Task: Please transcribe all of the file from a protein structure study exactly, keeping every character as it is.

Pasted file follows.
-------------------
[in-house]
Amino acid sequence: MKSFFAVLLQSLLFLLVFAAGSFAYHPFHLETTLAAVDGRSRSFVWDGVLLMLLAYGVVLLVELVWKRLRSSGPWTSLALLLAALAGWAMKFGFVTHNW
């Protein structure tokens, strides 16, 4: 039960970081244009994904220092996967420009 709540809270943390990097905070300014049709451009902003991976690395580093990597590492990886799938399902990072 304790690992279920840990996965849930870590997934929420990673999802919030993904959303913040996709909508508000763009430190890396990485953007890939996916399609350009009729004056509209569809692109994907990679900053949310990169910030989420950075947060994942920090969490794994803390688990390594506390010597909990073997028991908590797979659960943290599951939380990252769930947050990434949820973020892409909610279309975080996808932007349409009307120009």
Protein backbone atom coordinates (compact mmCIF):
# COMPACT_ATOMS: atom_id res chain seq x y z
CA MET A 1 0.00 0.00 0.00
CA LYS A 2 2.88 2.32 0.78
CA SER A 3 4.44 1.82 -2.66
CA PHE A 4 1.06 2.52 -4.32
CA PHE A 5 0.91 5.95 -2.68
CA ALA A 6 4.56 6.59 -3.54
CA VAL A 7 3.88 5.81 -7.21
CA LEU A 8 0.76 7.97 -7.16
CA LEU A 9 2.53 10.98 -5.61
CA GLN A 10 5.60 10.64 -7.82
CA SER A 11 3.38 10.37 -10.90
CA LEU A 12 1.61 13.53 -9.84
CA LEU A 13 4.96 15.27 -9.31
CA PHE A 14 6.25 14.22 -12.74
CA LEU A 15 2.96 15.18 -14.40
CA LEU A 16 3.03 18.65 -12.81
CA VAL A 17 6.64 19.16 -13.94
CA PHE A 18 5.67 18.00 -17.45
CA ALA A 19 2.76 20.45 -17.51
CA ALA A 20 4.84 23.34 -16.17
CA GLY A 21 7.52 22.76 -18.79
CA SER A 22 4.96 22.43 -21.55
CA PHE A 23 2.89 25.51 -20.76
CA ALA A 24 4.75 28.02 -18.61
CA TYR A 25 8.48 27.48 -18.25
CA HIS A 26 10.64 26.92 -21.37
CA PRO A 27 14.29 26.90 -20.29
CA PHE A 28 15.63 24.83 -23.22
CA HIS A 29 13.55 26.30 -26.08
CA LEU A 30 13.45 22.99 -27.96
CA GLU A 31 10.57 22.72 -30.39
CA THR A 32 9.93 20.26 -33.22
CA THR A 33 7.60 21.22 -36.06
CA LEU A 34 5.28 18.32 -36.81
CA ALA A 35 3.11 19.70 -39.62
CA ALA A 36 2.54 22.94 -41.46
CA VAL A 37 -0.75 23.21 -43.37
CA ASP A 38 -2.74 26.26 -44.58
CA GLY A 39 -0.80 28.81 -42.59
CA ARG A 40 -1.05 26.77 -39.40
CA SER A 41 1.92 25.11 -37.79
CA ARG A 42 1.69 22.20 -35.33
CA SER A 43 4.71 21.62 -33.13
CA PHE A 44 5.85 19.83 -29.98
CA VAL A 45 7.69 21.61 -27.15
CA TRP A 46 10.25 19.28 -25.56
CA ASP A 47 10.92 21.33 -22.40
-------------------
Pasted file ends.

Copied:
[in-house]
Amino acid sequence: MKSFFAVLLQSLLFLLVFAAGSFAYHPFHLETTLAAVDGRSRSFVWDGVLLMLLAYGVVLLVELVWKRLRSSGPWTSLALLLAALAGWAMKFGFVTHNW
């Protein structure tokens, strides 16, 4: 039960970081244009994904220092996967420009 709540809270943390990097905070300014049709451009902003991976690395580093990597590492990886799938399902990072 304790690992279920840990996965849930870590997934929420990673999802919030993904959303913040996709909508508000763009430190890396990485953007890939996916399609350009009729004056509209569809692109994907990679900053949310990169910030989420950075947060994942920090969490794994803390688990390594506390010597909990073997028991908590797979659960943290599951939380990252769930947050990434949820973020892409909610279309975080996808932007349409009307120009």
Protein backbone atom coordinates (compact mmCIF):
# COMPACT_ATOMS: atom_id res chain seq x y z
CA MET A 1 0.00 0.00 0.00
CA LYS A 2 2.88 2.32 0.78
CA SER A 3 4.44 1.82 -2.66
CA PHE A 4 1.06 2.52 -4.32
CA PHE A 5 0.91 5.95 -2.68
CA ALA A 6 4.56 6.59 -3.54
CA VAL A 7 3.88 5.81 -7.21
CA LEU A 8 0.76 7.97 -7.16
CA LEU A 9 2.53 10.98 -5.61
CA GLN A 10 5.60 10.64 -7.82
CA SER A 11 3.38 10.37 -10.90
CA LEU A 12 1.61 13.53 -9.84
CA LEU A 13 4.96 15.27 -9.31
CA PHE A 14 6.25 14.22 -12.74
CA LEU A 15 2.96 15.18 -14.40
CA LEU A 16 3.03 18.65 -12.81
CA VAL A 17 6.64 19.16 -13.94
CA PHE A 18 5.67 18.00 -17.45
CA ALA A 19 2.76 20.45 -17.51
CA ALA A 20 4.84 23.34 -16.17
CA GLY A 21 7.52 22.76 -18.79
CA SER A 22 4.96 22.43 -21.55
CA PHE A 23 2.89 25.51 -20.76
CA ALA A 24 4.75 28.02 -18.61
CA TYR A 25 8.48 27.48 -18.25
CA HIS A 26 10.64 26.92 -21.37
CA PRO A 27 14.29 26.90 -20.29
CA PHE A 28 15.63 24.83 -23.22
CA HIS A 29 13.55 26.30 -26.08
CA LEU A 30 13.45 22.99 -27.96
CA GLU A 31 10.57 22.72 -30.39
CA THR A 32 9.93 20.26 -33.22
CA THR A 33 7.60 21.22 -36.06
CA LEU A 34 5.28 18.32 -36.81
CA ALA A 35 3.11 19.70 -39.62
CA ALA A 36 2.54 22.94 -41.46
CA VAL A 37 -0.75 23.21 -43.37
CA ASP A 38 -2.74 26.26 -44.58
CA GLY A 39 -0.80 28.81 -42.59
CA ARG A 40 -1.05 26.77 -39.40
CA SER A 41 1.92 25.11 -37.79
CA ARG A 42 1.69 22.20 -35.33
CA SER A 43 4.71 21.62 -33.13
CA PHE A 44 5.85 19.83 -29.98
CA VAL A 45 7.69 21.61 -27.15
CA TRP A 46 10.25 19.28 -25.56
CA ASP A 47 10.92 21.33 -22.40